Badly burned, he was saved by a tug. Never again did he see his wife.
Doctors and nurses rushed to North Brother Island to tend to the injured – some half crazed by fright – as police officers and volunteers were laying out on the shore the bodies of many dead pulled out from the waters. Piers became temporary morgues where the dead lay in coffins packed with ice.
Edward O’Donnell writes: The task before Pastor Haas was enormous. “The fire not only swept away half of St.Mark’s membership, but also compelled scores of families to move away from a neighborhood so intimately linked with the death of their loved ones…. Nearly one year after the fire, a survey… reported that 170 (28 percent) of the 622 families known to have been on the ‘Slocum’ had moved out of Little Germany….By 1910 only a handful remained and Little Germany was practically gone…..[Pastor Haas ] stayed on for seventeen years after the fire and ministered to an ever-shrinking congregation.”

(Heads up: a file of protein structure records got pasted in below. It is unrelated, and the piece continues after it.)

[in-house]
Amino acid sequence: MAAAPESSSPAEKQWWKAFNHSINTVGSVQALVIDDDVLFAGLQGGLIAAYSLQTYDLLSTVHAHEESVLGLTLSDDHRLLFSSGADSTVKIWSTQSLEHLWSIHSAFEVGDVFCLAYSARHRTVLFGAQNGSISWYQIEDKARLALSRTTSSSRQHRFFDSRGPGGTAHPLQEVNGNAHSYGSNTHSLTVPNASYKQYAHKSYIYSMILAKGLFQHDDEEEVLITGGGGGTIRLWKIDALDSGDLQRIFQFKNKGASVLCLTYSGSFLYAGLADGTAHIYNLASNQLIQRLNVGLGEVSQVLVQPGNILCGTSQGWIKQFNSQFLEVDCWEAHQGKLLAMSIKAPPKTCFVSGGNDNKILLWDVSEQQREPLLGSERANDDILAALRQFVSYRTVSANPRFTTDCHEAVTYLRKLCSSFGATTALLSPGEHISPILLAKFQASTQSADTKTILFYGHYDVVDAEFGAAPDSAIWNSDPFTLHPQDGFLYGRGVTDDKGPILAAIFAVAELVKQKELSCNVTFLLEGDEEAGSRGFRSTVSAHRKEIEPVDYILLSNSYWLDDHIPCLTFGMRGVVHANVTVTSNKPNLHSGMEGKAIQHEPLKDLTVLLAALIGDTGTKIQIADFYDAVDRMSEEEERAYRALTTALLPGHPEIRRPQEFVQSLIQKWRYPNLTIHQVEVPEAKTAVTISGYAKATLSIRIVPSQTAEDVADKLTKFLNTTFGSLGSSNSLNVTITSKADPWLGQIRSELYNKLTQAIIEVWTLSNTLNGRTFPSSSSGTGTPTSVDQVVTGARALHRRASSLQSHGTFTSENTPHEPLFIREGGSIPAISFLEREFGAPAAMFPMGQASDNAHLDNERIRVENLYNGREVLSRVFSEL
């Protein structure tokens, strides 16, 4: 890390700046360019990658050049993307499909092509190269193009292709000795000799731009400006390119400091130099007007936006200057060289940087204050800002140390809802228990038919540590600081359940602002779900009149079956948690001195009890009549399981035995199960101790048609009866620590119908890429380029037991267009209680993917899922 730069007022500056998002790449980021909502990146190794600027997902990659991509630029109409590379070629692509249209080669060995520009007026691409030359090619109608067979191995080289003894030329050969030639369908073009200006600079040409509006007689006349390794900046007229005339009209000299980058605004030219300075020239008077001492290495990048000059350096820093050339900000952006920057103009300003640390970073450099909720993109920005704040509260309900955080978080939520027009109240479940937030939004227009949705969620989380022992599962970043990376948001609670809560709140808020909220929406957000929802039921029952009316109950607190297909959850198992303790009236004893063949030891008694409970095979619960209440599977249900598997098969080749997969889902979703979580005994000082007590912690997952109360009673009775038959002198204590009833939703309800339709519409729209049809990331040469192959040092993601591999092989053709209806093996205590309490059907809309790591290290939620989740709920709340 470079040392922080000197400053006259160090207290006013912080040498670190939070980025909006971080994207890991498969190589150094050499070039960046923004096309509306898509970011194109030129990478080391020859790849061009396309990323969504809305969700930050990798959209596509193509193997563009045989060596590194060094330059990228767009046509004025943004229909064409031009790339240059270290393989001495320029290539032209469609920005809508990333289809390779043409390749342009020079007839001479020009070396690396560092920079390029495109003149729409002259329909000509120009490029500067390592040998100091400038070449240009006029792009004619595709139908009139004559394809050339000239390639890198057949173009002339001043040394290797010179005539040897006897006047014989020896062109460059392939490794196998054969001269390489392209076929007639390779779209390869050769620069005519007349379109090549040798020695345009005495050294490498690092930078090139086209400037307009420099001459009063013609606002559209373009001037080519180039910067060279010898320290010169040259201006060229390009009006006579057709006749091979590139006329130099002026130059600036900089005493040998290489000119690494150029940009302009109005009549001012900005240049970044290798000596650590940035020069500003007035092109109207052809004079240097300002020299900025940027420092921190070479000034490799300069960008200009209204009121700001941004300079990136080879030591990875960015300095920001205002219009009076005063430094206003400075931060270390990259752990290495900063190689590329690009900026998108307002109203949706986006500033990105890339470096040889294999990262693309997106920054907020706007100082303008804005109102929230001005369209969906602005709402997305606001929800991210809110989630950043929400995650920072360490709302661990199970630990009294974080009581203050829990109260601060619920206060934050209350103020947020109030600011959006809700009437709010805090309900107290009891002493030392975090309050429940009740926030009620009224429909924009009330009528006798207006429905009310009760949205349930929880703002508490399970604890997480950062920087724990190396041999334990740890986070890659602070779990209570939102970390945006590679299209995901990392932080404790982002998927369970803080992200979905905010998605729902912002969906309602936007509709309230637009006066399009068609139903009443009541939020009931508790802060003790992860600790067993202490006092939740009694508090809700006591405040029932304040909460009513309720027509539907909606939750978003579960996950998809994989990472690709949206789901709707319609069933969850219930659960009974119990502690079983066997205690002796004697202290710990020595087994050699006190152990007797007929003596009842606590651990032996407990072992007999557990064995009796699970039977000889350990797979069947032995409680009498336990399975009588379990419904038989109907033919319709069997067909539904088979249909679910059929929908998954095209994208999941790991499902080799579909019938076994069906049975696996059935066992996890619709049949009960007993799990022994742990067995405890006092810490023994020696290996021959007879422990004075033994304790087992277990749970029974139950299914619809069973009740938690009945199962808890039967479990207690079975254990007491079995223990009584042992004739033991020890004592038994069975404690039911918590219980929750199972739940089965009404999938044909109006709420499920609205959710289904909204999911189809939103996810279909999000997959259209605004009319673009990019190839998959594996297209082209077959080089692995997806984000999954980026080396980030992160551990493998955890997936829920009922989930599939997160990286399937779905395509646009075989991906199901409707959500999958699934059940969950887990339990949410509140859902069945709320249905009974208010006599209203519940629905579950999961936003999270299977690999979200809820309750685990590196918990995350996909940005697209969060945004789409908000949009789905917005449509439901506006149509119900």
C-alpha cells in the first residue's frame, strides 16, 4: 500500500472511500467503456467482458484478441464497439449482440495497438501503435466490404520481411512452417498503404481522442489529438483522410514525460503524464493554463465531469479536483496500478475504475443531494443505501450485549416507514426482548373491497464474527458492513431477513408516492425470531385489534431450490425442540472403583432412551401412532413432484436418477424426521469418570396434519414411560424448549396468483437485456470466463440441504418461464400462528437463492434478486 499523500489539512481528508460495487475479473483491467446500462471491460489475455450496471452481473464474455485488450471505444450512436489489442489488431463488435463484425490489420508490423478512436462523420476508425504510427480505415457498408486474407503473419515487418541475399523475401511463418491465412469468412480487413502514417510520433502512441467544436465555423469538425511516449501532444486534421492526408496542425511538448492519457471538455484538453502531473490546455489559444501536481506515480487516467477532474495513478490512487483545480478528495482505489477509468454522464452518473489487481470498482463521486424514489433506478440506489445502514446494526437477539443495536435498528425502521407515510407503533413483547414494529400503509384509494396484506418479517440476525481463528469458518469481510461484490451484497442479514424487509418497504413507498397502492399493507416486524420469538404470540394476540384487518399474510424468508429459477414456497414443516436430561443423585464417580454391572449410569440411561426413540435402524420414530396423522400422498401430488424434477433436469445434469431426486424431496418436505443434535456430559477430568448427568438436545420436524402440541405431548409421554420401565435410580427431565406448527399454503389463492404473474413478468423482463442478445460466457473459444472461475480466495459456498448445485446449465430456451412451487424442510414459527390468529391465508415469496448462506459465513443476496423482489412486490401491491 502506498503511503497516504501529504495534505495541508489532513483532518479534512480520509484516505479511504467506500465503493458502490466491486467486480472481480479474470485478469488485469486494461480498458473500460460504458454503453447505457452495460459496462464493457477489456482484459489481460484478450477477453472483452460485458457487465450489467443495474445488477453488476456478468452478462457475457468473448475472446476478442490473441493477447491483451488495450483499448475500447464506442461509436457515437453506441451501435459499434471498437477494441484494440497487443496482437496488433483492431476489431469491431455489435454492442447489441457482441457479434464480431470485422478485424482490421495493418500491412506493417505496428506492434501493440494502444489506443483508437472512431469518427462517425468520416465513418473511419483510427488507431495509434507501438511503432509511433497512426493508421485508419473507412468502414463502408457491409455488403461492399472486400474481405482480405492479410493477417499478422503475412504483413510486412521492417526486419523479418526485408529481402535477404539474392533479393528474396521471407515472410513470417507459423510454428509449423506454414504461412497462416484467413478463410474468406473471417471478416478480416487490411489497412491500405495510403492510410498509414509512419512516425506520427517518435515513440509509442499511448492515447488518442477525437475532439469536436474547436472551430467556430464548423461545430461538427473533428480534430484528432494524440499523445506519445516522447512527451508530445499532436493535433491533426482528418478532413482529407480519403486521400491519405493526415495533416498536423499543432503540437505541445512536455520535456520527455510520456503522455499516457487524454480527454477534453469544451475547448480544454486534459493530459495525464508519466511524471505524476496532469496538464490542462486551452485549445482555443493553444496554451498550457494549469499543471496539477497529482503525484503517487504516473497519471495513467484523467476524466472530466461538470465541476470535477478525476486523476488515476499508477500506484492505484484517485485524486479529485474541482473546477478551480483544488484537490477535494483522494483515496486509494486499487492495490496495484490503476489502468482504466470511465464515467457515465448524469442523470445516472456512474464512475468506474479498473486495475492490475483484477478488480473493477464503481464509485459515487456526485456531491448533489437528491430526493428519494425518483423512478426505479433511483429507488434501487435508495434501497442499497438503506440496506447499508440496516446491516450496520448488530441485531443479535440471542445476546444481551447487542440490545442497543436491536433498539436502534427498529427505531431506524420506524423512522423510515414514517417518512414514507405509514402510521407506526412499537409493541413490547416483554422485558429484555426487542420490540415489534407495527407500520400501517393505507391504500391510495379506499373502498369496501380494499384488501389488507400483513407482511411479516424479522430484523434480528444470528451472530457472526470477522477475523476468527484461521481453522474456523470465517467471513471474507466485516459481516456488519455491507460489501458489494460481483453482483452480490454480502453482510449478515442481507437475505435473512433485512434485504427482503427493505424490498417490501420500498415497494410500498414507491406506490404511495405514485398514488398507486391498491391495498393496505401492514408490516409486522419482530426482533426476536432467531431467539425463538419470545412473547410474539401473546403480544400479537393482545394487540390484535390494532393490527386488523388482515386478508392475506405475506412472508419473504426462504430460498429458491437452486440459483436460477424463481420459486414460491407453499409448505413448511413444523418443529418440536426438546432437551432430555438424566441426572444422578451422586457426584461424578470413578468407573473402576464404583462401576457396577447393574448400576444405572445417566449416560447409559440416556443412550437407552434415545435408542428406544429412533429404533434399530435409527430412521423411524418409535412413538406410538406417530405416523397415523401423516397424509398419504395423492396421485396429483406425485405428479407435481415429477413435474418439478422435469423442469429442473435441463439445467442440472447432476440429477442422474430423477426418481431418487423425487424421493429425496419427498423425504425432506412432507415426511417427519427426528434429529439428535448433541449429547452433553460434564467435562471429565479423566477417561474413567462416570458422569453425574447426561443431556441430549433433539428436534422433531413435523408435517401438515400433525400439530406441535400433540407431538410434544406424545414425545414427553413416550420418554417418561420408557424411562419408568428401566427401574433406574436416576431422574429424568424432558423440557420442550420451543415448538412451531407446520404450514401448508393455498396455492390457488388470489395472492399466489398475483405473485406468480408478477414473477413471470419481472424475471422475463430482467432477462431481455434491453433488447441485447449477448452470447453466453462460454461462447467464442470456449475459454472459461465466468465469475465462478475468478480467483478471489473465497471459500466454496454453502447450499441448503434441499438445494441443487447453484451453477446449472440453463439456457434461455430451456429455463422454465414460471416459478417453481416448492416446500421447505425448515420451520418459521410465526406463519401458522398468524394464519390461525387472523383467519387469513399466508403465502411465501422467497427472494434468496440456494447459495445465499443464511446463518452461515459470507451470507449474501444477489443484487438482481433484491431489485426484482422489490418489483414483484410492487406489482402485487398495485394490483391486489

On a recent Sunday afternoon, I visit Tompkins Square Park, a few blocks from St.Mark’s Church in the former “Little Germany,” where a modest – sized stone of Tennessee marble, the Slocum Memorial Fountain, serves as a reminder of those who died. Two young children, a boy and girl, are depicted on the face of the stone, along with these words: “They were earth’s purest children, young and fair.” The memorial was donated by the Sympathy Society of German Ladies, many of whom lost their children in the calamity. It is drenched in parental tears.